Being 'Green' At The Office
Tuesday, November 8, 2016 Michele Pratt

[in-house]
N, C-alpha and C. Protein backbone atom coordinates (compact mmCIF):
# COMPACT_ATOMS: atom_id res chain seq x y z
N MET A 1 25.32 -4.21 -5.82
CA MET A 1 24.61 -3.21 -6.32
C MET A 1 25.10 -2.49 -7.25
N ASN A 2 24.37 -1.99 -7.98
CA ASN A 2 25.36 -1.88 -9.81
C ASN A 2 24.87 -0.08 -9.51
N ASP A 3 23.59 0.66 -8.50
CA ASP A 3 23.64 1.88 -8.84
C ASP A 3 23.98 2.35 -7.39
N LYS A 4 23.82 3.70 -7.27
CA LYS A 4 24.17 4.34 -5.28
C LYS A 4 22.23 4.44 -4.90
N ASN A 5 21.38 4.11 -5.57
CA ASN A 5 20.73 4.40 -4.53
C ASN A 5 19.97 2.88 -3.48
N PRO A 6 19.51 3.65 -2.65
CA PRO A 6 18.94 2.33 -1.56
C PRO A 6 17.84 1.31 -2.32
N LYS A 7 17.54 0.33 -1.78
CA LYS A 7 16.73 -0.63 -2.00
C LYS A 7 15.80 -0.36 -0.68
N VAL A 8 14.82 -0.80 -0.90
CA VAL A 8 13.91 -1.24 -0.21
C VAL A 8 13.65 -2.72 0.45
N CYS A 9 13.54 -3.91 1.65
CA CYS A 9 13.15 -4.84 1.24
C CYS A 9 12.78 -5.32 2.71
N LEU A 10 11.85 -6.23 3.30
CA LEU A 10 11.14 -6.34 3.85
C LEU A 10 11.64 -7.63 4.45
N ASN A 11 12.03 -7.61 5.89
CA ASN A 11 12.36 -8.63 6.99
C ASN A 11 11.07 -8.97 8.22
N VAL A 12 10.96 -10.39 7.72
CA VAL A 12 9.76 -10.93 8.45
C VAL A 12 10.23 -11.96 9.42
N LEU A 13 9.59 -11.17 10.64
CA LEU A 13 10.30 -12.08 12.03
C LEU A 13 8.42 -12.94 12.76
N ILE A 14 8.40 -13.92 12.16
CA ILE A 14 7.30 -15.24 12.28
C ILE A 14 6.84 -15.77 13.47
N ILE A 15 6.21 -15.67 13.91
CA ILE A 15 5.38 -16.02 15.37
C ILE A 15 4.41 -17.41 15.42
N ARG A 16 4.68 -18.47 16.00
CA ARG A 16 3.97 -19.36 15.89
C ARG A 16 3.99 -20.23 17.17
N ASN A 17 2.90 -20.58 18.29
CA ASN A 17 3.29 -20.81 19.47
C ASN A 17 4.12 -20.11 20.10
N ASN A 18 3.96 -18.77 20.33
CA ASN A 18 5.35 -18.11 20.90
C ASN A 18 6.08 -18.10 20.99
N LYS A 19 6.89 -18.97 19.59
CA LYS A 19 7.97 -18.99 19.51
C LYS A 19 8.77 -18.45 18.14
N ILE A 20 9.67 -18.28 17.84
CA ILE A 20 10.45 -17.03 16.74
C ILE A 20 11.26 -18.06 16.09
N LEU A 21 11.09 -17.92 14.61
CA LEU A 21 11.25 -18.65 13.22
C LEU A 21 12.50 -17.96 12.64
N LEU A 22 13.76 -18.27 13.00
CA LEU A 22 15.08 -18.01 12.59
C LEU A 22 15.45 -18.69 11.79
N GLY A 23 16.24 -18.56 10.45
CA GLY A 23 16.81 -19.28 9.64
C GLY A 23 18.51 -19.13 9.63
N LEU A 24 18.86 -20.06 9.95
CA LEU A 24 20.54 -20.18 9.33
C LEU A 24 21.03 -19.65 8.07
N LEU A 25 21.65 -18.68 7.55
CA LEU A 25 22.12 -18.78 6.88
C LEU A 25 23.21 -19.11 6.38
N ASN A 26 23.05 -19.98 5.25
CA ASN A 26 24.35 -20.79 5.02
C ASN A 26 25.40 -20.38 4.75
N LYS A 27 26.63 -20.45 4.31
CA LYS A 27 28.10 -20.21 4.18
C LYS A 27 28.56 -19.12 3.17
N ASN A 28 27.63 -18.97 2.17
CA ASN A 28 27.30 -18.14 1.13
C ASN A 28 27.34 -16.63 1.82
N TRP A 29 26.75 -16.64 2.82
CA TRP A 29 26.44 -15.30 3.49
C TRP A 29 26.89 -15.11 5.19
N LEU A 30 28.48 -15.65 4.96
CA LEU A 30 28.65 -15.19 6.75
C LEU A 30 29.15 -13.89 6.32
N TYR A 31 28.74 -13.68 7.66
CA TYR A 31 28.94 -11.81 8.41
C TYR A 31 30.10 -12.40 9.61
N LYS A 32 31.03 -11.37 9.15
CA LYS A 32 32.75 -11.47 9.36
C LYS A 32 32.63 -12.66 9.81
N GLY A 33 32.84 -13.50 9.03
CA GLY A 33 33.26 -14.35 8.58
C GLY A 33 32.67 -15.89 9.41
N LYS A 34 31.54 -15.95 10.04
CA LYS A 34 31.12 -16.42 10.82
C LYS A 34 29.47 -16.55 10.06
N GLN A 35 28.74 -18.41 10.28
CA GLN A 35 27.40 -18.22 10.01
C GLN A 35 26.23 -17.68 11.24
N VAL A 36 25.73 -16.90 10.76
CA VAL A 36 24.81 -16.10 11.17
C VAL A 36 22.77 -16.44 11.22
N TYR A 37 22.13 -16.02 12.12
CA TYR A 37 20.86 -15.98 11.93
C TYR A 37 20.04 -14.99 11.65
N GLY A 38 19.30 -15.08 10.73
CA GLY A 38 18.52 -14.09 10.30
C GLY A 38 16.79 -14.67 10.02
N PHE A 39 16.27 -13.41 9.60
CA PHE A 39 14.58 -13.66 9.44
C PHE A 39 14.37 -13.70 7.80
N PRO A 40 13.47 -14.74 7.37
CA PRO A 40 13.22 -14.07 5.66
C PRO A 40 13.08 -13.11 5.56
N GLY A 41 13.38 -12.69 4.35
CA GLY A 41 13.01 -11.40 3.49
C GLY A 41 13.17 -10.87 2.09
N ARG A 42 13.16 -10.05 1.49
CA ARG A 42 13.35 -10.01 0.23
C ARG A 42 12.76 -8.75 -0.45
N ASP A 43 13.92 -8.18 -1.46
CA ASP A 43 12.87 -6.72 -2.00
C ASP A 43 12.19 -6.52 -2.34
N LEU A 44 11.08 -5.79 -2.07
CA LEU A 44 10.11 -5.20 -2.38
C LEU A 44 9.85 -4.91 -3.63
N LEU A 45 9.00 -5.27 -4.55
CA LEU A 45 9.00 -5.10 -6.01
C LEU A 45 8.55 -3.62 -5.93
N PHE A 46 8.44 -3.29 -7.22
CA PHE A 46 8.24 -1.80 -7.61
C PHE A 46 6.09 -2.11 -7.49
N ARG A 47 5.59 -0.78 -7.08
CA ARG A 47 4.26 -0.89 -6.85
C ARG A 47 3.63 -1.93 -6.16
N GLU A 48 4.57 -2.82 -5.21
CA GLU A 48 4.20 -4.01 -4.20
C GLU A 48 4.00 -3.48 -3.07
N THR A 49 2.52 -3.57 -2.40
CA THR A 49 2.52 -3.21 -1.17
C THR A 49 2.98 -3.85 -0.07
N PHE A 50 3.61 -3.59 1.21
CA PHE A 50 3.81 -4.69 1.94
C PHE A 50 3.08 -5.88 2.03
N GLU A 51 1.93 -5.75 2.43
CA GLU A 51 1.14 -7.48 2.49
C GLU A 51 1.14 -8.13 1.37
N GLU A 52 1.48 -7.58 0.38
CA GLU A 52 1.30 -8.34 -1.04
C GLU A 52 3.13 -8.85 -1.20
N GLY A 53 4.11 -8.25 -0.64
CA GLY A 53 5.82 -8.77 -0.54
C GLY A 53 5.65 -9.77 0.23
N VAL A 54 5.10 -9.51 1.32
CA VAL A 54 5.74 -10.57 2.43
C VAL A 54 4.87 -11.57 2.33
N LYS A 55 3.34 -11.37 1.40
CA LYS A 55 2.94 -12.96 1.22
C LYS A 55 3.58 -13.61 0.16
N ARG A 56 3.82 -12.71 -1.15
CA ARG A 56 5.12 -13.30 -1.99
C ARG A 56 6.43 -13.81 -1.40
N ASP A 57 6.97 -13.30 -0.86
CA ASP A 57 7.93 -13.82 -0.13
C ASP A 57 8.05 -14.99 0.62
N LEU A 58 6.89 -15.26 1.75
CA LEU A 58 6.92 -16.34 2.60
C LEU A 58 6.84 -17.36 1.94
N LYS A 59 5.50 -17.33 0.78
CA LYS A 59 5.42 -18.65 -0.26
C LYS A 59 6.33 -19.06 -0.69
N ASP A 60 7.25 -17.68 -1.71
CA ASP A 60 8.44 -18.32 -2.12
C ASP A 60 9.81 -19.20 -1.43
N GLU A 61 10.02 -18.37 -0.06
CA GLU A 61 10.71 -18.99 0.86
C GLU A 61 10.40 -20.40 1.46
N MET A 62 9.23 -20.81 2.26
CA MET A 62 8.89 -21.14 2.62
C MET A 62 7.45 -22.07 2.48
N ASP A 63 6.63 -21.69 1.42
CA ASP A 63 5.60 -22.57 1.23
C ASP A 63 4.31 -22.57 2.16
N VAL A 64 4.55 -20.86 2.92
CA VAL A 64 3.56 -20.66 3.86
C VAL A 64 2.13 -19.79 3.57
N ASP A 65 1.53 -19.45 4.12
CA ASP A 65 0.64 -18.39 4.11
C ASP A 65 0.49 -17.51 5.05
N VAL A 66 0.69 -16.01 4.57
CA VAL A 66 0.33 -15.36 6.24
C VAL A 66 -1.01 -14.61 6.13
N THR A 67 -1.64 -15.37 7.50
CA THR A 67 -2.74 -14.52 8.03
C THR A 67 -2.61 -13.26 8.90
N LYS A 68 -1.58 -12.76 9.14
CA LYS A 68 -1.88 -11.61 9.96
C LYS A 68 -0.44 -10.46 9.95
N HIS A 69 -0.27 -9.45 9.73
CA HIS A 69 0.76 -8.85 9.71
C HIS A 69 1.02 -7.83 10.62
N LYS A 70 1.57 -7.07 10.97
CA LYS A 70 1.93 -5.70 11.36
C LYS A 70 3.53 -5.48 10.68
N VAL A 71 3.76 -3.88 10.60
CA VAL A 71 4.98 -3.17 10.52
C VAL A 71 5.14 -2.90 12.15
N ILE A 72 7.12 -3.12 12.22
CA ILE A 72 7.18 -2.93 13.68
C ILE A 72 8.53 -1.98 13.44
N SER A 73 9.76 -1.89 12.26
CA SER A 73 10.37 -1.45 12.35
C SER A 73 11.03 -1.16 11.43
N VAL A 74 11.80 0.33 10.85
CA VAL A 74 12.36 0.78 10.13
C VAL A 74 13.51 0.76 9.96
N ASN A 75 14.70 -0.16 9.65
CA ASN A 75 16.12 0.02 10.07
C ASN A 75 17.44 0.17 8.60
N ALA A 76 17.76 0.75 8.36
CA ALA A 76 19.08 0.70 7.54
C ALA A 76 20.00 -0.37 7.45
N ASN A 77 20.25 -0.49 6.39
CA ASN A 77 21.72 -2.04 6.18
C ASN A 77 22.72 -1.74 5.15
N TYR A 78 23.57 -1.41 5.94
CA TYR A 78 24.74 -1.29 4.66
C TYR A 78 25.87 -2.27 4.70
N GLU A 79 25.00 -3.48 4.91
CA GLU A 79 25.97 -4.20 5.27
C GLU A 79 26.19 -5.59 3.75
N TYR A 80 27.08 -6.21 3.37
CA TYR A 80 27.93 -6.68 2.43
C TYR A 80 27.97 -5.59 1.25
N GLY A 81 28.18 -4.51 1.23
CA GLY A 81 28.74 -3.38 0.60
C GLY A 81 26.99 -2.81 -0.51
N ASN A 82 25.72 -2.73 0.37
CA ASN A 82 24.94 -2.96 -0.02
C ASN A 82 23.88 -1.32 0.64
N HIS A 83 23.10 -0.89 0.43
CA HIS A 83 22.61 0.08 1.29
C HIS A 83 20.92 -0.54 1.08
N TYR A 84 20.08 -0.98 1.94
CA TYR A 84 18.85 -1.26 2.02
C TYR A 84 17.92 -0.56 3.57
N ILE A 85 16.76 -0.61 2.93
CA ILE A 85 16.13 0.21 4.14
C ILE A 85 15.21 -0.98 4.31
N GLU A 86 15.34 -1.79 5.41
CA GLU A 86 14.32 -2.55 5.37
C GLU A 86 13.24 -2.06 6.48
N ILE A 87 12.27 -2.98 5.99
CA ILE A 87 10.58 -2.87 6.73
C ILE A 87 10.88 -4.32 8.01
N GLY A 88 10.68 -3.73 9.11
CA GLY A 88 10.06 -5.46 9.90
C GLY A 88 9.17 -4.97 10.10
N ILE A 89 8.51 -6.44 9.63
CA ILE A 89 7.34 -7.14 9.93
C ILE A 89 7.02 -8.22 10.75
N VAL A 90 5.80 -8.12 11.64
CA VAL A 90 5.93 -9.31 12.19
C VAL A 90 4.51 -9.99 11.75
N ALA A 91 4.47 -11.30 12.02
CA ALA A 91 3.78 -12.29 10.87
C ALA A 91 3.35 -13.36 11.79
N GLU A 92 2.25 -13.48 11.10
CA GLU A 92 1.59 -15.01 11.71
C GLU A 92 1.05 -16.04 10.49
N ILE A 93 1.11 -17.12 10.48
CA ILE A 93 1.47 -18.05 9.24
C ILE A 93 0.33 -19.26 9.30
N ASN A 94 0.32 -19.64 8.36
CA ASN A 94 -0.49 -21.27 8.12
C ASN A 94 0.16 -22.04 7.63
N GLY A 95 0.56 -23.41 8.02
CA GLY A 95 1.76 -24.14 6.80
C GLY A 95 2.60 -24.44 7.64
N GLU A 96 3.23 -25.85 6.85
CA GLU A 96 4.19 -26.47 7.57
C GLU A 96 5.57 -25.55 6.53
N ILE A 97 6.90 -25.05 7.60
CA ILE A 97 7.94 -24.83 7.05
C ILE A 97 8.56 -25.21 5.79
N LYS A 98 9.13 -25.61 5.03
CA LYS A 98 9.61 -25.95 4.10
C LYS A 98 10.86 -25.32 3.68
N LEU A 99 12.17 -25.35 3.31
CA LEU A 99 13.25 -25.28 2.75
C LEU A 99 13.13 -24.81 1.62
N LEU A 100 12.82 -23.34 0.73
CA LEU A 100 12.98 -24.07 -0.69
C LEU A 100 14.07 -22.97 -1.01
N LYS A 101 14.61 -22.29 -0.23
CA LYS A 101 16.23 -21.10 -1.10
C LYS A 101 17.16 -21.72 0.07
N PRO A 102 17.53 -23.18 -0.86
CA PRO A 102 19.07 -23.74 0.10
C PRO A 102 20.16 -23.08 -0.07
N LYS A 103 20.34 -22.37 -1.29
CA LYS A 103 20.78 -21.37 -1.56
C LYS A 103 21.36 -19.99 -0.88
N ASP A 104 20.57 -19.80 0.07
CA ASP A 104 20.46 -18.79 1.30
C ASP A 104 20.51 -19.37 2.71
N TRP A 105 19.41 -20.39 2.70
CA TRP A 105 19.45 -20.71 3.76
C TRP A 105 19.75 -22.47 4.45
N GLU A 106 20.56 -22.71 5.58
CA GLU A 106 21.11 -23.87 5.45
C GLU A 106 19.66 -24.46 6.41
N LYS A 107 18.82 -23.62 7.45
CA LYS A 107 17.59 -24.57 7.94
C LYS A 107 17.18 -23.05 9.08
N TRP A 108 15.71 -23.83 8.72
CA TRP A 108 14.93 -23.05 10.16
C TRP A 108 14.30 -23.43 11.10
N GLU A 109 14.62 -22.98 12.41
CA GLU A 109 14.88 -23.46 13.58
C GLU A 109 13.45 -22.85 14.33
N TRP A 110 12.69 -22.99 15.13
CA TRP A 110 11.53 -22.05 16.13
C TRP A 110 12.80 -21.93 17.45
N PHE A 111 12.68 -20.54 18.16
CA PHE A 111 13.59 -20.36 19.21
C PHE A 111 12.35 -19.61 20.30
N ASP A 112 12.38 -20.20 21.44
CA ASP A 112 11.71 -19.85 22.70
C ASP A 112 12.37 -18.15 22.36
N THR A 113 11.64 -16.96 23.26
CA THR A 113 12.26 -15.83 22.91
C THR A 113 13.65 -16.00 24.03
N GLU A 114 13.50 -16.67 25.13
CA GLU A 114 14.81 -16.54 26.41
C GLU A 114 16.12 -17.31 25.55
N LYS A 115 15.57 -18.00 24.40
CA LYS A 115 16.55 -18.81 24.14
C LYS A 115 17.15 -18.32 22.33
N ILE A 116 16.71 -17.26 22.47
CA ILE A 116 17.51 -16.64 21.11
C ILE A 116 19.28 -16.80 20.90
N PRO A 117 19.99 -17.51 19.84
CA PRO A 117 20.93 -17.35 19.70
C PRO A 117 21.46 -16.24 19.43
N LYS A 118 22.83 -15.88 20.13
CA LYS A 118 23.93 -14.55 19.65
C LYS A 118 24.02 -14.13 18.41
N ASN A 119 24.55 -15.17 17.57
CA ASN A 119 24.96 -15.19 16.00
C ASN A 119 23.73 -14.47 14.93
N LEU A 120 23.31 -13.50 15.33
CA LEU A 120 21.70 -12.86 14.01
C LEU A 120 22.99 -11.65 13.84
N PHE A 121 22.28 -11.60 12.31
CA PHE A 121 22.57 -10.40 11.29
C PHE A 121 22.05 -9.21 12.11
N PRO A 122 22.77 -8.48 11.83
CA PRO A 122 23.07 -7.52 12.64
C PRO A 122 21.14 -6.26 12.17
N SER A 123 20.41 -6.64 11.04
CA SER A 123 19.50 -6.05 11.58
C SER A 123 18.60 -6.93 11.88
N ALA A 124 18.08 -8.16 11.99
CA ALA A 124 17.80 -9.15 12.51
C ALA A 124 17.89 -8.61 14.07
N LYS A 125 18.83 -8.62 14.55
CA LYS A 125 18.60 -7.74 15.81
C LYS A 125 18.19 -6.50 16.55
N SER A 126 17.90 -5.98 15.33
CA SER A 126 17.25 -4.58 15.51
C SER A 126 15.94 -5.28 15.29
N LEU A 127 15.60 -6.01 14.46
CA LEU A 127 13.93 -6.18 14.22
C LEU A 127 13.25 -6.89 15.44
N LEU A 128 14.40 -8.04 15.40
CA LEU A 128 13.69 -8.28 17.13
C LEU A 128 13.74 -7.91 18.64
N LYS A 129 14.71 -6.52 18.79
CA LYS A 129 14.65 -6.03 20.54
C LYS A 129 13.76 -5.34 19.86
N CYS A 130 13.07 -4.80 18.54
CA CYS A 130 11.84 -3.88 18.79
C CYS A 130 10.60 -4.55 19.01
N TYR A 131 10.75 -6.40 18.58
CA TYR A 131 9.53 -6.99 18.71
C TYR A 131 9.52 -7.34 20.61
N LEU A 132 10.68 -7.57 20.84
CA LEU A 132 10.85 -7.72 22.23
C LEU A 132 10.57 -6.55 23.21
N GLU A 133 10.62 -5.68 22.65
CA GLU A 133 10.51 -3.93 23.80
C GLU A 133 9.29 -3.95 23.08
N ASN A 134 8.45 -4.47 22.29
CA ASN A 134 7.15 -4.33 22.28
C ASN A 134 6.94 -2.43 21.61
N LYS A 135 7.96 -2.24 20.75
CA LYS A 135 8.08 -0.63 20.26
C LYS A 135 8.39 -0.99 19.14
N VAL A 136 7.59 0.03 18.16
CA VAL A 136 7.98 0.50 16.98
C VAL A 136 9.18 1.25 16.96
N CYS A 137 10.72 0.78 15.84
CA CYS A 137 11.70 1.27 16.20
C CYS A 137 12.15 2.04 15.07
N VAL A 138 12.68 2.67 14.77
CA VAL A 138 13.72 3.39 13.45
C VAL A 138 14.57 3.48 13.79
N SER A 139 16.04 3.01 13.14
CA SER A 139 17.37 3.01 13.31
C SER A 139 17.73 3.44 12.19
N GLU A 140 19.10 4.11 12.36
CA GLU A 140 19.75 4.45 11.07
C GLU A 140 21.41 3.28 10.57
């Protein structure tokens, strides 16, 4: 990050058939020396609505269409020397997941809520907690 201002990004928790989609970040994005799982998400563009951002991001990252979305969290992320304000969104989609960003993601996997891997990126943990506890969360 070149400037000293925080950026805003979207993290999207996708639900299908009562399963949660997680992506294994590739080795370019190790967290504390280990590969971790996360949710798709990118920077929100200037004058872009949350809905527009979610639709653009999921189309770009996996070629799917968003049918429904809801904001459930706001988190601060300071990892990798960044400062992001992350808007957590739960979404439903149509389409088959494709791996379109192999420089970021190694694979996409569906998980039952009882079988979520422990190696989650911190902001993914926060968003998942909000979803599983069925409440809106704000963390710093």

According to the U.S. Environmental Protection Agency (EPA), as much as 45 percent of the 250 million tons of municipal waste generated in 2011 was from commercial and institutional locations such as business and government offices, retail establishments, schools and hospitals. Recognizing the power of individuals in the workplace to engage in recycling which results in saving energy, reducing emissions and landfills, conserving natural resources and generating jobs. (recyclingatwork.org) Many companies have adapted to the changing marketplace in relation to the options available for recycling. Its common practice at most companies to recycle paper but beyond that companies can fall short. An option is to perform an audit to evaluate paper, plastics, metals and recyclable chemicals. Check with your municipality as a resource for items that can be easily recycled. There are often community events to recycle electronics, batteries, old cell phones and used medications to name a few items. Some communities have resources for donating more than old clothes many non-for profits will take previously loved automobiles. Periodically check back on items that may be expensive to recycle or those items that you receive a rebate for. Since recycling is considered a commodity supply and demand play a big part in affecting your company’s bottom line.
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